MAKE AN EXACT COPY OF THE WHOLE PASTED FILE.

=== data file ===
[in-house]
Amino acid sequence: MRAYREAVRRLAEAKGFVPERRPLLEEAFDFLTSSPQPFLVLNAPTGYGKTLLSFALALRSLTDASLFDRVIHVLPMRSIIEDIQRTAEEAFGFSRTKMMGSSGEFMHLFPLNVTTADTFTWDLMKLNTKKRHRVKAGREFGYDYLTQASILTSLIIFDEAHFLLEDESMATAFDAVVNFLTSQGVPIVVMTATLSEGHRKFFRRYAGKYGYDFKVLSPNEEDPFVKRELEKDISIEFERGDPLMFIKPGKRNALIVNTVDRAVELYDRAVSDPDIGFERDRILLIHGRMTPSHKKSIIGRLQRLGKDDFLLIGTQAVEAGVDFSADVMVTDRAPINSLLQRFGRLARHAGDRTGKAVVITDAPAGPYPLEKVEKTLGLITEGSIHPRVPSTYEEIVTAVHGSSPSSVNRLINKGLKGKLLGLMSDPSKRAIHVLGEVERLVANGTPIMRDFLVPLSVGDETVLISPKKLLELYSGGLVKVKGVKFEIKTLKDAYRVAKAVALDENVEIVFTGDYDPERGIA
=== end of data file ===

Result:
[in-house]
Amino acid sequence: MRAYREAVRRLAEAKGFVPERRPLLEEAFDFLTSSPQPFLVLNAPTGYGKTLLSFALALRSLTDASLFDRVIHVLPMRSIIEDIQRTAEEAFGFSRTKMMGSSGEFMHLFPLNVTTADTFTWDLMKLNTKKRHRVKAGREFGYDYLTQASILTSLIIFDEAHFLLEDESMATAFDAVVNFLTSQGVPIVVMTATLSEGHRKFFRRYAGKYGYDFKVLSPNEEDPFVKRELEKDISIEFERGDPLMFIKPGKRNALIVNTVDRAVELYDRAVSDPDIGFERDRILLIHGRMTPSHKKSIIGRLQRLGKDDFLLIGTQAVEAGVDFSADVMVTDRAPINSLLQRFGRLARHAGDRTGKAVVITDAPAGPYPLEKVEKTLGLITEGSIHPRVPSTYEEIVTAVHGSSPSSVNRLINKGLKGKLLGLMSDPSKRAIHVLGEVERLVANGTPIMRDFLVPLSVGDETVLISPKKLLELYSGGLVKVKGVKFEIKTLKDAYRVAKAVALDENVEIVFTGDYDPERGIA